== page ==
Pasta Serving Views
It is true that one serving size of pasta is just ½ cup of cooked pasta. However, according to the American Diabetes Association, the serving size of pasta for a diabetic is only 1/3 cup of pasta. Eating large portion sizes is one of the biggest problems leading to weight gain. The best way to look at your plate is to divide your plate into 4 parts. When eating a pasta dish, Â¼ of the plate should be equal to your pasta portion. One fourth should equal your meat portion. And, the remaining 2 fourths or ½ of your plate should be filled with watery, non-starchy vegetables. This does not mean that you need to stick to one portion of pasta at a meal, but you should stick to the total recommended amounts in a day.
Do you feel like pasta but don't have time to babysit a pot of boiling water? Or maybe it's just that boiling a whole pot of water seems like overkill for just a single serving. Microwaving pasta isn't foolproof--if you don't do it right, it can turn out gummy or rock hard. So, here's how to cook up a single serving of yummy pasta in the microwave.
The idea is not to eat one serving of pasta and that's your meal - it's a guideline so that you maybe eat two servings of pasta for lunch or dinner, but you know that you are consuming two servings. The problem is that many Americans have distorted ideas about what is considered a portion. The food guide pyramid is designed to give people plenty of calories (I believe it is based on 2,000 calories a day). You just have to learn to understand what you are eating. If you think that a plateful of pasta is a serving, you probably are consuming way more carbs than you need.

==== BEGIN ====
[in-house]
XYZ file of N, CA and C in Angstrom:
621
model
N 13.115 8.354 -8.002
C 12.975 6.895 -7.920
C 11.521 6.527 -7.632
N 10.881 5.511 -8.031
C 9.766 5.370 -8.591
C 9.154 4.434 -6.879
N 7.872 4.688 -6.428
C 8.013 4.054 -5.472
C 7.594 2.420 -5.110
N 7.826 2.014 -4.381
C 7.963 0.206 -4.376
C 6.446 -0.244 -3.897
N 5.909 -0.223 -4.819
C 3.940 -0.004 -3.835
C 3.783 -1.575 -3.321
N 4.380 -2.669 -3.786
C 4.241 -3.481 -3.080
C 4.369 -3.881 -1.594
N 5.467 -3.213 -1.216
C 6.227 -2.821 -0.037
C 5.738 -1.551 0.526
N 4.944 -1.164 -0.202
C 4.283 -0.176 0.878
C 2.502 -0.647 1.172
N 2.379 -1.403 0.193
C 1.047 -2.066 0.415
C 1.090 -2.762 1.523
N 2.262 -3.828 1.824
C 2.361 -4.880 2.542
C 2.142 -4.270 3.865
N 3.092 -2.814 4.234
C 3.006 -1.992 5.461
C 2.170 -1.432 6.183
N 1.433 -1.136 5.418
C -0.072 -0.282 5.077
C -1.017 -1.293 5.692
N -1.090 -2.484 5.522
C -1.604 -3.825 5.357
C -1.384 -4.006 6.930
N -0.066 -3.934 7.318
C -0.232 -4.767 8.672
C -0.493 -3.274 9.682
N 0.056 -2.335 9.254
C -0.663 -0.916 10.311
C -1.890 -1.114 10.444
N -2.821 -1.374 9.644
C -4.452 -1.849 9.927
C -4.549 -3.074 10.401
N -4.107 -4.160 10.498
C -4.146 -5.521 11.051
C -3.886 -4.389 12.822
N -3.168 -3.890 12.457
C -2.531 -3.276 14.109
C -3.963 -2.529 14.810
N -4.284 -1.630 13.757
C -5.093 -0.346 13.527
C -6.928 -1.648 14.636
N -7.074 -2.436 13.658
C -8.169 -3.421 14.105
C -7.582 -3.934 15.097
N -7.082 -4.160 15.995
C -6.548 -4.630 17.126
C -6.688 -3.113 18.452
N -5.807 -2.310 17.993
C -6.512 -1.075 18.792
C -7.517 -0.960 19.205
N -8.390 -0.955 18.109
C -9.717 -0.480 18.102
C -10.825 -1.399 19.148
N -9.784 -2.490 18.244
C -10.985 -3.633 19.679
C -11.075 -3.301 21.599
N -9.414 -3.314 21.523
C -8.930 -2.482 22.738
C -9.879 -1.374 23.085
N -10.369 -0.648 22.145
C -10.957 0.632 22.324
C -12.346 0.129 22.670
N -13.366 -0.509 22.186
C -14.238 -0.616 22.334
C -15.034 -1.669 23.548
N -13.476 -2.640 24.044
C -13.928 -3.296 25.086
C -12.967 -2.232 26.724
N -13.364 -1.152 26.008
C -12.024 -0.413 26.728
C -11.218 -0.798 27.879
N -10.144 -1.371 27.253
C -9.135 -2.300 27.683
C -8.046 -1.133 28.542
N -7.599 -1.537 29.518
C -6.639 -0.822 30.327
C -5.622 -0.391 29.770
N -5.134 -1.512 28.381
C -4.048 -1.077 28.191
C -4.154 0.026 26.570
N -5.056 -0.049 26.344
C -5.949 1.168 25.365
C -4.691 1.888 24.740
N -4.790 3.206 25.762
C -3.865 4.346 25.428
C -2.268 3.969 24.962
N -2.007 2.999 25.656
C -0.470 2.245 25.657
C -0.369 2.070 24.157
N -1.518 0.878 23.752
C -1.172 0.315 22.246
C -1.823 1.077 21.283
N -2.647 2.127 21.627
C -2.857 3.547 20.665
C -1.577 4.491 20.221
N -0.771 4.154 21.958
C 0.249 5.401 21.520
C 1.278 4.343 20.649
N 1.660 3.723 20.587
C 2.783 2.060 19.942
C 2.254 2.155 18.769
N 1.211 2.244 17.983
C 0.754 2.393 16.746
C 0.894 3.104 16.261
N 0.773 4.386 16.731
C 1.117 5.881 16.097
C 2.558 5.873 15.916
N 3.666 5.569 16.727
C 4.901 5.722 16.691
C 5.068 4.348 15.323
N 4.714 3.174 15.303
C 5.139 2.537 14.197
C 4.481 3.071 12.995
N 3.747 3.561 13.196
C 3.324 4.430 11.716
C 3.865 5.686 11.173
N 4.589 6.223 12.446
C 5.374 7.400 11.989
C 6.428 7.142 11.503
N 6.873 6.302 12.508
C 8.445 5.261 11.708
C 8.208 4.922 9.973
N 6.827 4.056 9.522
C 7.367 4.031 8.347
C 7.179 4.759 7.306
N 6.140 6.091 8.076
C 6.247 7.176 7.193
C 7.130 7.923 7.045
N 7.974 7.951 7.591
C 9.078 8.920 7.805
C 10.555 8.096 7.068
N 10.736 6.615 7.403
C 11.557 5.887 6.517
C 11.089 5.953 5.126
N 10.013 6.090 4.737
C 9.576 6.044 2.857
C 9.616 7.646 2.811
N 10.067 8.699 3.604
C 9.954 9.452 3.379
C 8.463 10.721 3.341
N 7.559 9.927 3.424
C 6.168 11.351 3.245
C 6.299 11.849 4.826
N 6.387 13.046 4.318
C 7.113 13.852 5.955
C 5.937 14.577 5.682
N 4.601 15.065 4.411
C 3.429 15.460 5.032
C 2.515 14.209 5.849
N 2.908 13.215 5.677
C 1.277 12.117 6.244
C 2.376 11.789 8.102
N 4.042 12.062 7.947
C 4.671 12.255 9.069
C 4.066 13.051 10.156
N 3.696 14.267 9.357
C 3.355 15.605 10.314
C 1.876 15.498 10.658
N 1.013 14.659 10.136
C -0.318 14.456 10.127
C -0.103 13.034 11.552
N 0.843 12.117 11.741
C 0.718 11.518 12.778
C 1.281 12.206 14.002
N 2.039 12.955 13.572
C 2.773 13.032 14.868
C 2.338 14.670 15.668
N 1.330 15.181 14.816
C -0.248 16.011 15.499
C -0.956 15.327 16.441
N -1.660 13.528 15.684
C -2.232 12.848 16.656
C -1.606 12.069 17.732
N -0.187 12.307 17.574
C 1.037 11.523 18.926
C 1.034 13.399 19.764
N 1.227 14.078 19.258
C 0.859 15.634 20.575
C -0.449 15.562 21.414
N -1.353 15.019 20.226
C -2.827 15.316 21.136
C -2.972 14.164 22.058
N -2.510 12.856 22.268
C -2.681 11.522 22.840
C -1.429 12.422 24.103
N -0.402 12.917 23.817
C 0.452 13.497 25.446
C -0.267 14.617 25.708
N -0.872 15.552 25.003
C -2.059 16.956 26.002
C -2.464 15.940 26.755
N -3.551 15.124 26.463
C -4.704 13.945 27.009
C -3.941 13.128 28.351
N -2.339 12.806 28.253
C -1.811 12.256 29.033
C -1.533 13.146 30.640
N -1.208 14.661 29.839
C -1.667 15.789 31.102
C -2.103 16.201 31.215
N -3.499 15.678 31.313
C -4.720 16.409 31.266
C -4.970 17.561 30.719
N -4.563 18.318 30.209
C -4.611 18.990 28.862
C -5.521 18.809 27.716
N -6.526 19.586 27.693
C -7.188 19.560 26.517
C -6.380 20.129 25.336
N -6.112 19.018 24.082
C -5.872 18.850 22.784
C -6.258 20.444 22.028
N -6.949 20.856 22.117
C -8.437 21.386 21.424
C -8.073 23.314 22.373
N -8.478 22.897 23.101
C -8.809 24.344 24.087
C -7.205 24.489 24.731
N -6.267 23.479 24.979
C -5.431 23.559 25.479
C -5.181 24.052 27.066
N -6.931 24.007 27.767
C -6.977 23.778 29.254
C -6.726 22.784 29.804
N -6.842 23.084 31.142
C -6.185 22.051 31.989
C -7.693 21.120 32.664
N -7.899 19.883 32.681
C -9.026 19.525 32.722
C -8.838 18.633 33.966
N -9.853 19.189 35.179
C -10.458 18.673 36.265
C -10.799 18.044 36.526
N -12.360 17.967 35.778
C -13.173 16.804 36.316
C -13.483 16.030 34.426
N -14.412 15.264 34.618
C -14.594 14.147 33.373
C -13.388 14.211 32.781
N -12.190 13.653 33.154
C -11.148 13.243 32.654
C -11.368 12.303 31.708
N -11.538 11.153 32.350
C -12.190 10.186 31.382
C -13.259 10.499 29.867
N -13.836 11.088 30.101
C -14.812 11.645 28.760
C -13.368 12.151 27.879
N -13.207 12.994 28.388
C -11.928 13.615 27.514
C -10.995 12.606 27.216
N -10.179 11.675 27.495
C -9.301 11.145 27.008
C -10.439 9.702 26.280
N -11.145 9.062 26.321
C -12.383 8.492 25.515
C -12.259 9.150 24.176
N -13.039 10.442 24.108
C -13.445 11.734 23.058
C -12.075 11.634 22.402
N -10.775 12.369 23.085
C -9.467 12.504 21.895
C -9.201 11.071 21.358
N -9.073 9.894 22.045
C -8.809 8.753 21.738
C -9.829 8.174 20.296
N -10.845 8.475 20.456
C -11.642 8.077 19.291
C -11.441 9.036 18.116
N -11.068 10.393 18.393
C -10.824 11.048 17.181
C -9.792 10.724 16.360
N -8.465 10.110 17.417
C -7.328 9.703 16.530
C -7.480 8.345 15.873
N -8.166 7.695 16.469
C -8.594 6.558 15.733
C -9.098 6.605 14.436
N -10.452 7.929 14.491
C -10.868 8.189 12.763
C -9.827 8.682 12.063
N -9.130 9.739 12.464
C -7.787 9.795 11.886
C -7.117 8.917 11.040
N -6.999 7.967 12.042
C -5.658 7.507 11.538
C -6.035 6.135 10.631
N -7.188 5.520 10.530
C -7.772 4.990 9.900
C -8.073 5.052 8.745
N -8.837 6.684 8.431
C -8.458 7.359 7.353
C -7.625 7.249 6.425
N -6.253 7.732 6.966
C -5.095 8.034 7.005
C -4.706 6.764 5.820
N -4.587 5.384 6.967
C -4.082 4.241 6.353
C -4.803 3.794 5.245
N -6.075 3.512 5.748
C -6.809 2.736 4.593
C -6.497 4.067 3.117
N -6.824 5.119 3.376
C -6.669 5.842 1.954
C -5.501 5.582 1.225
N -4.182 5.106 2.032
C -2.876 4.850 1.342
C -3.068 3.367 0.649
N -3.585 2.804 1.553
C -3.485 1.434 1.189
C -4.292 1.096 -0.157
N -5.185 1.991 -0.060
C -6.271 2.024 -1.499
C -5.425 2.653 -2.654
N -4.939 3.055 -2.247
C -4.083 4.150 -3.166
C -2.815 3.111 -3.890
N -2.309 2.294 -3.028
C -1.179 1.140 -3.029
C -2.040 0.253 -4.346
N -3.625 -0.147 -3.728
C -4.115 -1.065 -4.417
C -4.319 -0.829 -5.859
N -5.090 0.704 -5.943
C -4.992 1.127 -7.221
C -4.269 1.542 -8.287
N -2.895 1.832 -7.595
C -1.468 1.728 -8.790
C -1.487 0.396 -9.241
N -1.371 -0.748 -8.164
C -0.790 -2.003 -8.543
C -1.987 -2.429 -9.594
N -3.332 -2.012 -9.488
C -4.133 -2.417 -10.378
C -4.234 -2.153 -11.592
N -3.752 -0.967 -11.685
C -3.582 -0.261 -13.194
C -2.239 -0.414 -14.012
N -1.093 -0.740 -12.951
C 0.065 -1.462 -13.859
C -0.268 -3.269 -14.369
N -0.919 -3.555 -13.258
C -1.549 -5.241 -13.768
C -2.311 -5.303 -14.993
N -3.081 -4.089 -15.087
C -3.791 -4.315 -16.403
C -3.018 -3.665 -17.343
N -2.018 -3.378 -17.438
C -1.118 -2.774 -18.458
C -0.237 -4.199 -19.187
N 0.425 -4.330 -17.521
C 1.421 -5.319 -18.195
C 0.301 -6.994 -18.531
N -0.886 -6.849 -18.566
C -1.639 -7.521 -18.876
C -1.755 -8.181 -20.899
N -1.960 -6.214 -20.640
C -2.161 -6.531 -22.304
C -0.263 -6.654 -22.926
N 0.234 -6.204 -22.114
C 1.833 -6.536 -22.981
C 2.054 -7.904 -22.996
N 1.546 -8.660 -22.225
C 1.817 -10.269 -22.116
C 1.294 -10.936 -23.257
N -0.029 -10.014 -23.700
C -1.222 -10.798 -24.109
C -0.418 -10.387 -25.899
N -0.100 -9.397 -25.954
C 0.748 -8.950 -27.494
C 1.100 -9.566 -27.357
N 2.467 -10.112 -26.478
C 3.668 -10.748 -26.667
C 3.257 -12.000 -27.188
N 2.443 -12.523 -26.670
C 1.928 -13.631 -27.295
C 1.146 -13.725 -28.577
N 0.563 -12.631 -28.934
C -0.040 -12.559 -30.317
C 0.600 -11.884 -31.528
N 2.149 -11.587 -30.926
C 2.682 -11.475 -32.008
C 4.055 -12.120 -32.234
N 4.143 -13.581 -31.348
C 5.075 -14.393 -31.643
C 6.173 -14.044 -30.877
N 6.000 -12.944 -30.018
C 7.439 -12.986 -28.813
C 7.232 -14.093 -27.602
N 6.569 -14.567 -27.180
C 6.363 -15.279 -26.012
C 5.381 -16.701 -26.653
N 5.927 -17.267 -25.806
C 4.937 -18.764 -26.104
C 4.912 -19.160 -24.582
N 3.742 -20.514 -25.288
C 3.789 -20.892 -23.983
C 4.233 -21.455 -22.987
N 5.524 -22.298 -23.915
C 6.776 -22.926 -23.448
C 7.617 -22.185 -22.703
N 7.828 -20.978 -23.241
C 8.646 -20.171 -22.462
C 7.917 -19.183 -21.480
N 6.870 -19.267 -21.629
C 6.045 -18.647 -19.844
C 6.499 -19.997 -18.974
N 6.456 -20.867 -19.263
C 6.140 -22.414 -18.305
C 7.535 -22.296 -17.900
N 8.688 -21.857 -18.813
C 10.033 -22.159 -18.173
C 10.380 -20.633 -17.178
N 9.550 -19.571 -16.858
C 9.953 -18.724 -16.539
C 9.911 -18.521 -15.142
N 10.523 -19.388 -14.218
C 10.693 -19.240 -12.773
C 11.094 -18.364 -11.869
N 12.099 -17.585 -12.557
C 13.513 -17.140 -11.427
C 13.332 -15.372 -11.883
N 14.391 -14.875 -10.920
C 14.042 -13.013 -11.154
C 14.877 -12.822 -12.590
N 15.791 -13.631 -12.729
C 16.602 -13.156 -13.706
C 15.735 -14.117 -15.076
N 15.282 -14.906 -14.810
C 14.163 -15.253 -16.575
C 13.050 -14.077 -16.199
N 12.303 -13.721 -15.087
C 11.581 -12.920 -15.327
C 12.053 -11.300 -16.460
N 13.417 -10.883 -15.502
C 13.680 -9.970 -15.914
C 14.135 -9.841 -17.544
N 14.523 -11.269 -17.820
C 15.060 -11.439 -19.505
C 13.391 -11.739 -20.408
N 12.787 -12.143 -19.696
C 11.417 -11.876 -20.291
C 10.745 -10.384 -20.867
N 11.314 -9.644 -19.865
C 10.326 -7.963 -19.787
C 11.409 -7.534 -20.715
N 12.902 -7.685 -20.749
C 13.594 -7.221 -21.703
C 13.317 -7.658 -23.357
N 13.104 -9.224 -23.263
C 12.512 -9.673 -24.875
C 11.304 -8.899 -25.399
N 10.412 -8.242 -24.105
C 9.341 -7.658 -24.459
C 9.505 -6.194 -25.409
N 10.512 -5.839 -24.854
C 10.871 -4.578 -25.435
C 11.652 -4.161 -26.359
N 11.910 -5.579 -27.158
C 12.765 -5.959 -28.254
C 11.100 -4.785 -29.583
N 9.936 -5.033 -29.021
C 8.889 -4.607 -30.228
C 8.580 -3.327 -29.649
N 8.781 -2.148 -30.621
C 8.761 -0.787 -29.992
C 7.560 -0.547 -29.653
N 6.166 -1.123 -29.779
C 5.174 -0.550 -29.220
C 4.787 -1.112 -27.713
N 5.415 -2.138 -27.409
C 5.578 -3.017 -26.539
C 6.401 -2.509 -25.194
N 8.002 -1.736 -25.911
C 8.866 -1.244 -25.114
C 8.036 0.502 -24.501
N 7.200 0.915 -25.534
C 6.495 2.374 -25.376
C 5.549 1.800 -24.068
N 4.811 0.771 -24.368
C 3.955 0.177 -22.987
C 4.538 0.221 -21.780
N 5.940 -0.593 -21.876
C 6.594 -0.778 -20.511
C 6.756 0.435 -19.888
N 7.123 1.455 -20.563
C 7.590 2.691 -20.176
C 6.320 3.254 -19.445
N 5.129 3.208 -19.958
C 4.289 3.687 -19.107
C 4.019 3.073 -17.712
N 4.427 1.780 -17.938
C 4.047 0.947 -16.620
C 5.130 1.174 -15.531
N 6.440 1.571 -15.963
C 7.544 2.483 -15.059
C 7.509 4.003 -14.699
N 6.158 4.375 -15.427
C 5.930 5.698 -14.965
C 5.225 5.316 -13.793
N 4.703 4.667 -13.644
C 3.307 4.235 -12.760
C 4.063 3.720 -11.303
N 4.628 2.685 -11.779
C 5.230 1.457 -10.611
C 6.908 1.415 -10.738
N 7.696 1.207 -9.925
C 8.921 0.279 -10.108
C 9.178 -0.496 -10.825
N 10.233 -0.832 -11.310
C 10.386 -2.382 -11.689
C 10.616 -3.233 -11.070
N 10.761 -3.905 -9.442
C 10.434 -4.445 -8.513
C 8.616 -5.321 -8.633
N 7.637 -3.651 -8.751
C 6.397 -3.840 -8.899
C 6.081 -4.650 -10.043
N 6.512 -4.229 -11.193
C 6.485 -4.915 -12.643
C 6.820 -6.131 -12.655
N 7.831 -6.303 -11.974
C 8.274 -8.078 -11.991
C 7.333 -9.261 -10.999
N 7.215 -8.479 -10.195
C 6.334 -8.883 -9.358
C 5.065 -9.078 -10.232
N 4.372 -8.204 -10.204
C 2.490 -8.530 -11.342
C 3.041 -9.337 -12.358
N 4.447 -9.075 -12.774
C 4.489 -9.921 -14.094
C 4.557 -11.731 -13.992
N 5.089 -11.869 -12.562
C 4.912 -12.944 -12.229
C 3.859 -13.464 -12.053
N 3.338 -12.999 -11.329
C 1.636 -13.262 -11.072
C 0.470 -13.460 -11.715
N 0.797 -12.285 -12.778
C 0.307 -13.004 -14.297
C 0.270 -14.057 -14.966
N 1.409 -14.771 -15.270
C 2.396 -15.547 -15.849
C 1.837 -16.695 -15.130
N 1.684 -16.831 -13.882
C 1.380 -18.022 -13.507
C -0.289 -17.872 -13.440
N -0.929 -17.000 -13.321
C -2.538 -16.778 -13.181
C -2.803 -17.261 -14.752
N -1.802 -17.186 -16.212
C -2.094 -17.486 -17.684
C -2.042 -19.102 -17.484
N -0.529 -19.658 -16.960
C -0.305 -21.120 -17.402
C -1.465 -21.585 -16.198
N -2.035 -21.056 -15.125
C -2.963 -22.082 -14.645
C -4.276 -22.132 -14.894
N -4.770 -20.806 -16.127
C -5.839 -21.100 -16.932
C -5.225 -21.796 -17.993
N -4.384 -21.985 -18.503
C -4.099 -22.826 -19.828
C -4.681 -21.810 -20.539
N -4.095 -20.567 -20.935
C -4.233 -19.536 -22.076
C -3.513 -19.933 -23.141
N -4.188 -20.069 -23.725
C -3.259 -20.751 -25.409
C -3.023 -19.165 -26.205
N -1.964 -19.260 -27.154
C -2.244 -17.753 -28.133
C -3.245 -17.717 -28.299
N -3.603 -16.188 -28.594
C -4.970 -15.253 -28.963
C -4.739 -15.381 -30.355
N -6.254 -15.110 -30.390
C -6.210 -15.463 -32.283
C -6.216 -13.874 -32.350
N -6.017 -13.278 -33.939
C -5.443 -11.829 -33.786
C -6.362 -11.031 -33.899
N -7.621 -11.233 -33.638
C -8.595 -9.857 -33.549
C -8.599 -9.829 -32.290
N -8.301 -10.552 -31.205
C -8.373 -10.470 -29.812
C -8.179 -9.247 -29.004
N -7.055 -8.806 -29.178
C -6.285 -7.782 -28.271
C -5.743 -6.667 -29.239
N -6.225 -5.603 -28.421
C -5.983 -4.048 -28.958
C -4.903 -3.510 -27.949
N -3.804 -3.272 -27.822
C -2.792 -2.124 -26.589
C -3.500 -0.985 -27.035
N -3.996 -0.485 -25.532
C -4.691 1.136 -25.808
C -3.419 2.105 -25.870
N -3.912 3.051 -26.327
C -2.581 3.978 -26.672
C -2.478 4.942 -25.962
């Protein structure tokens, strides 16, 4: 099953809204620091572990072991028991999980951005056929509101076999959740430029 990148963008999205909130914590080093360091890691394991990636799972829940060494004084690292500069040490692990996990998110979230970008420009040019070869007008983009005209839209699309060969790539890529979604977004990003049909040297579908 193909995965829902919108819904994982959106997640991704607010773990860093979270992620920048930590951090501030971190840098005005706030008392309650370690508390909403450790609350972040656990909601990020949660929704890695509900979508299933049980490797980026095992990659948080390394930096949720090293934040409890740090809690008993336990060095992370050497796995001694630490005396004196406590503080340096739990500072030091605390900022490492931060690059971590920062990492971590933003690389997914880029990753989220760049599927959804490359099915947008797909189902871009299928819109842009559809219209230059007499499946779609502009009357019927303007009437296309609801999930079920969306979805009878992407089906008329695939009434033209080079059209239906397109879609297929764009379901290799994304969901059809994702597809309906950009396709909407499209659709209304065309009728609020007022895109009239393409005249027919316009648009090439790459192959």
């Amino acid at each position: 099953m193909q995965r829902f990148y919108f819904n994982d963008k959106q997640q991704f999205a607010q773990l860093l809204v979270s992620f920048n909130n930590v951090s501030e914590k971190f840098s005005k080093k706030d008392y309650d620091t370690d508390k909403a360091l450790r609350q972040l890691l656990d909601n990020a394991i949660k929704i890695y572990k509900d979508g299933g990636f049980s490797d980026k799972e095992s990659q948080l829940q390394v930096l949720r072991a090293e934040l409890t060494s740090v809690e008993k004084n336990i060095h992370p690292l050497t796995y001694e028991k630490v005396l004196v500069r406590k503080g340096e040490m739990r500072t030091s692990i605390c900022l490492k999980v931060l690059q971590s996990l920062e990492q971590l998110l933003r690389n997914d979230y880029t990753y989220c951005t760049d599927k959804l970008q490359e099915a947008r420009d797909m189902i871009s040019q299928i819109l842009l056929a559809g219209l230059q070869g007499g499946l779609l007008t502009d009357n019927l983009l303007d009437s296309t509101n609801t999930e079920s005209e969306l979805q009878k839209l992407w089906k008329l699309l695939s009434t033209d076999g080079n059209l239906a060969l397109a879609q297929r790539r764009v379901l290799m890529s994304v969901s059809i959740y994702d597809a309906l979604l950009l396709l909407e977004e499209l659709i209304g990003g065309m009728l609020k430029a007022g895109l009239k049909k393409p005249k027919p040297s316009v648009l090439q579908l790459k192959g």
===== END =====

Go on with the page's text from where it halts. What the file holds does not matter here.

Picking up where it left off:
The food pyramid allows for plenty of servings, and the assumption is not that you only eat one serving per meal. You could eat a two-serving dish of pasta with tomato sauce (probably around one serving of vegetables, maybe half a serving or so of protein if you add meat), a green salad with light or non-creamy dressing (easily two servings of veggies), a piece of bread (one serving of carbs) and a glass of milk (one of dairy) and you have a balanced dinner. With somewhere around 10-12 servings of carbs to work with, that leaves plenty for breakfast, lunch, and snacks!